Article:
Branding and intellectual property issues are also more complicated in open sourced projects. If designs are open to anyone, then the owner of those designs cannot ensure uniform quality for the finished products. And it is more difficult for firms to track and monetize the finished goods themselves. Open sourcing requires a fundamentally different attitude than firms typically take towards collaboration. These firms must reconceive how a product's worth can be captured and distributed, and weigh the tradeoffs between transparency and intellectual property protection.
Despite these challenges, we believe open source models have significant untapped potential when it comes to hardware. Imagine, for example, if automakers formed ongoing relationships with hobbyists (like Team WIKISPEED) or even small third parties working on the edges of their industry. These smaller groups, if given access to hardware and designs, could bring fresh ideas to the table. In return, these groups would have access to the larger firm's infrastructure, machines, and expertise. We believe that such a model could advamce learning for all and encourage the development of solutions to some of the industry's toughest challenges (for example, creating more fuel efficient cars at affordable prices).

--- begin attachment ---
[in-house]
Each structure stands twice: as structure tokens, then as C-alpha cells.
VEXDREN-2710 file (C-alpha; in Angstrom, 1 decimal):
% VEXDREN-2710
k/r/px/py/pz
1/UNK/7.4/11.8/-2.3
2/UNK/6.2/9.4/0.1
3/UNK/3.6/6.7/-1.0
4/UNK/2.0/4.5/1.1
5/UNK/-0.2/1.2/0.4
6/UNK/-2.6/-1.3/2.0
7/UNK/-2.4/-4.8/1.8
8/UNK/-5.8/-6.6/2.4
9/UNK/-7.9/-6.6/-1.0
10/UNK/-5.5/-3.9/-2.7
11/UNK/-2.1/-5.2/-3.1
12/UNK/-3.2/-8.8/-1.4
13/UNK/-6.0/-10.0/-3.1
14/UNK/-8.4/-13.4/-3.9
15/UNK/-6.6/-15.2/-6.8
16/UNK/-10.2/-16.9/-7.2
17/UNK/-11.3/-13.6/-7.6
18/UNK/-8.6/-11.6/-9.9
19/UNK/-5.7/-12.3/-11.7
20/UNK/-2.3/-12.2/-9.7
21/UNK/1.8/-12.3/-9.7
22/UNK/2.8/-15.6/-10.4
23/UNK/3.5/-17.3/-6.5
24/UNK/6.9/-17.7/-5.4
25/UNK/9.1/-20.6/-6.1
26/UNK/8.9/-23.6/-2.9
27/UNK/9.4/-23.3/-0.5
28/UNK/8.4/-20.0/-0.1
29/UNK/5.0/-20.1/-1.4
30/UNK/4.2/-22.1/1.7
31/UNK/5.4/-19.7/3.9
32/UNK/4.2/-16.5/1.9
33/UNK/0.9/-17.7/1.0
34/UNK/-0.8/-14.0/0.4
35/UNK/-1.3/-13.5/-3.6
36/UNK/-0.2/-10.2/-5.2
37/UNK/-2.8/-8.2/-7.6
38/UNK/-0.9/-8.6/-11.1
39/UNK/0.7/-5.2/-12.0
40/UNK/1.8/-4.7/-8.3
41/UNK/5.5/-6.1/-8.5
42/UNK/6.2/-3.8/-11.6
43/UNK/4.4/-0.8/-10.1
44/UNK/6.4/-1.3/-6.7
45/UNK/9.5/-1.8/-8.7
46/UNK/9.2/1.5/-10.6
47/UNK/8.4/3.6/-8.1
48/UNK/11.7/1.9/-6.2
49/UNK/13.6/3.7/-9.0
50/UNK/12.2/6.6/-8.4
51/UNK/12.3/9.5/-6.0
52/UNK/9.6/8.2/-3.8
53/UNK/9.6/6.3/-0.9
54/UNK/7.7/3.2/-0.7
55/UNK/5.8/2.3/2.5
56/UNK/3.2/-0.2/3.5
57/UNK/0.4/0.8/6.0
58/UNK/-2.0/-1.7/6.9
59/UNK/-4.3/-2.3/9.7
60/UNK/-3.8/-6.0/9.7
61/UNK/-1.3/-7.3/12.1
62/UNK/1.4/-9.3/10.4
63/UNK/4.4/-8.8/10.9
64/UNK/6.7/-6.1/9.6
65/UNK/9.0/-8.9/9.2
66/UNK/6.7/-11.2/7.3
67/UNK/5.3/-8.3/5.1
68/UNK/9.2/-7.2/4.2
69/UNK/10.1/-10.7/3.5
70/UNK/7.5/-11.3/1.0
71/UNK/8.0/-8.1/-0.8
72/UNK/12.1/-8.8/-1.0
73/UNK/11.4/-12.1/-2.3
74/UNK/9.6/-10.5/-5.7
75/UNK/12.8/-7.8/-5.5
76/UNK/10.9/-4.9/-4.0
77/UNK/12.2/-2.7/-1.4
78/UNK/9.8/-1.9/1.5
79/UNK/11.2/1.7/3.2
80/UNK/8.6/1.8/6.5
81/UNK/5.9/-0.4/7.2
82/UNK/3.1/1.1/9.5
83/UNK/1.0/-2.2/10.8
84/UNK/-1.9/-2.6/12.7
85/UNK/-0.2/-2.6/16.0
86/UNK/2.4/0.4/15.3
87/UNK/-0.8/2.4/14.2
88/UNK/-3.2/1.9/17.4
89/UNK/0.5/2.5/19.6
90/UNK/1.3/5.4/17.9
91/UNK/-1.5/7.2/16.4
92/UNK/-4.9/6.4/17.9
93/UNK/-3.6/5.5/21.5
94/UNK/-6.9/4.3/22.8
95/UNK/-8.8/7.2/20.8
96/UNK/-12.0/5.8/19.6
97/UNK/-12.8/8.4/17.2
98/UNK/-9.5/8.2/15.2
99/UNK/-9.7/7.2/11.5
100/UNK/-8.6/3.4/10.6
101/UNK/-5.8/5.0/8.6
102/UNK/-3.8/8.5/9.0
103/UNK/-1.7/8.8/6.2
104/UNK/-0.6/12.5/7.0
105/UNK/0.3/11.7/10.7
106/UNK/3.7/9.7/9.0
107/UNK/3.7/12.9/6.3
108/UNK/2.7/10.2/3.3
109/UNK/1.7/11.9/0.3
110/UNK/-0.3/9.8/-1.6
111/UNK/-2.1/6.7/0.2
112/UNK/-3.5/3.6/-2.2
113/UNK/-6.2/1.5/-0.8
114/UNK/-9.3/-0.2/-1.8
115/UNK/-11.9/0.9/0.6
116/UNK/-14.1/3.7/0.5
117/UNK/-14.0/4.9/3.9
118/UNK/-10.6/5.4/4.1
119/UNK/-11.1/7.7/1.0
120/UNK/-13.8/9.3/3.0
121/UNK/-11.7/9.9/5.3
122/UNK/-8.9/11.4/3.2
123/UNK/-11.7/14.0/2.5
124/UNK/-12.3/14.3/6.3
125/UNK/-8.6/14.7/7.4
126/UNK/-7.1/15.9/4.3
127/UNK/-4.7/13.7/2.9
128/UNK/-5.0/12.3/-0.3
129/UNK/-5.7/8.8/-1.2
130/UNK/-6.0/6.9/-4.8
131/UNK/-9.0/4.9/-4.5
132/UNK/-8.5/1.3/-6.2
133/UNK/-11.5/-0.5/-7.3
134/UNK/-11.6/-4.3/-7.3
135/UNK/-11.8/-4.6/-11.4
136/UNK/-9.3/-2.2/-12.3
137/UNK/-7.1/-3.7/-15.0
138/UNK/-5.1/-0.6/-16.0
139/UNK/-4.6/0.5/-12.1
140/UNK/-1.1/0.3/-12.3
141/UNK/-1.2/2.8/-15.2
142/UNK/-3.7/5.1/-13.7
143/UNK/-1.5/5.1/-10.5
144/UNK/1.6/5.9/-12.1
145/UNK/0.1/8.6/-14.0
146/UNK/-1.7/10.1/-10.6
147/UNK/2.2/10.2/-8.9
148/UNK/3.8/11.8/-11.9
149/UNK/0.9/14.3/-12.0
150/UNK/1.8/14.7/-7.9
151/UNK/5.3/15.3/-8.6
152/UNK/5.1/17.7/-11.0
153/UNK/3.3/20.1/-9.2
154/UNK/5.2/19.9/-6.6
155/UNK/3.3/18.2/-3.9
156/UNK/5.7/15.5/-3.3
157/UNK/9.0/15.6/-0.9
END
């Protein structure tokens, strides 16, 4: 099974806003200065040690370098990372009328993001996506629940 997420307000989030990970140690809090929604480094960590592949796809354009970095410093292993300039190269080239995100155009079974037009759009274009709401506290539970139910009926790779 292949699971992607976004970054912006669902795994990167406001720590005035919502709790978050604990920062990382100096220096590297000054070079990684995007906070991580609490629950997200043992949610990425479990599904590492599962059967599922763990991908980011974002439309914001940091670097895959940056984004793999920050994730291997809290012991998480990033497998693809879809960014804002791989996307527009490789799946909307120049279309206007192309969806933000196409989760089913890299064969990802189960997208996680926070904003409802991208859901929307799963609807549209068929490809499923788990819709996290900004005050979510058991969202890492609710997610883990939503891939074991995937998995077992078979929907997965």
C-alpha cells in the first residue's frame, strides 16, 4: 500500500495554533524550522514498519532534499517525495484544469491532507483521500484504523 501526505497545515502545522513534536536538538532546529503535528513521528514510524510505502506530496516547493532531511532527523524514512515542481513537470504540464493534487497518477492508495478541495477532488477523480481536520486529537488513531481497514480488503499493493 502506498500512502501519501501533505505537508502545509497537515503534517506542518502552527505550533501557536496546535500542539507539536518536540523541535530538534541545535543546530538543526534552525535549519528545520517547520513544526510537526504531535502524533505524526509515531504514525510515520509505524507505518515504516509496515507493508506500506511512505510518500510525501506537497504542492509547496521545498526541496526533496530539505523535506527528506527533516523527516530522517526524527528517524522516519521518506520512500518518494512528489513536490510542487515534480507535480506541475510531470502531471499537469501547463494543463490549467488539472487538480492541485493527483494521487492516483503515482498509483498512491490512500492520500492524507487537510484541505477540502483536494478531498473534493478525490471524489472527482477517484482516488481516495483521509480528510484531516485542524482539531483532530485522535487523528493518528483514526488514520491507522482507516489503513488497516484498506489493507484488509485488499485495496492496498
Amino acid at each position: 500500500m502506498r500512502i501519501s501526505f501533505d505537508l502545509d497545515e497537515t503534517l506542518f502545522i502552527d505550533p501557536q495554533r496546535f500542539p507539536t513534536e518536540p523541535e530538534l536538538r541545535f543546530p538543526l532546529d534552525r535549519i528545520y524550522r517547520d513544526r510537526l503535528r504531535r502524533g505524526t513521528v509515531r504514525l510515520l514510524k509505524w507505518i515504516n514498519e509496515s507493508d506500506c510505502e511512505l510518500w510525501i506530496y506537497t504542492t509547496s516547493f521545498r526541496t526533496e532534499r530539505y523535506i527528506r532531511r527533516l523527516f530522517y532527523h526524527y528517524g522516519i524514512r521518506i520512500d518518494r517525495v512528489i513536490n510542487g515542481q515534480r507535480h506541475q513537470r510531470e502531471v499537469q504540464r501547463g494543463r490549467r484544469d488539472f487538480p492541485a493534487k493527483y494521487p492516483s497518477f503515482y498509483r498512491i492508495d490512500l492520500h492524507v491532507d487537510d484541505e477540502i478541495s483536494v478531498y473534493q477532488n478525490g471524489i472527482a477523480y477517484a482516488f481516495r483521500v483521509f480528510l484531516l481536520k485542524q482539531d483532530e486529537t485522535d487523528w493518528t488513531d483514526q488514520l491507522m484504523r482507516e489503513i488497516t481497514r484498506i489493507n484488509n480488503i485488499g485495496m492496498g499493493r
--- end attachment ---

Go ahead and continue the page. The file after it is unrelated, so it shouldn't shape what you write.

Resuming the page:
This mutually beneficial relationship creates a scenario where each participant can tap into the skills of others in the network while contributing their own skills to the mix. We believe open source hardware is a step towards a model of economic interactions based on trusting relationships, a model which can create valuable results for everyone involved.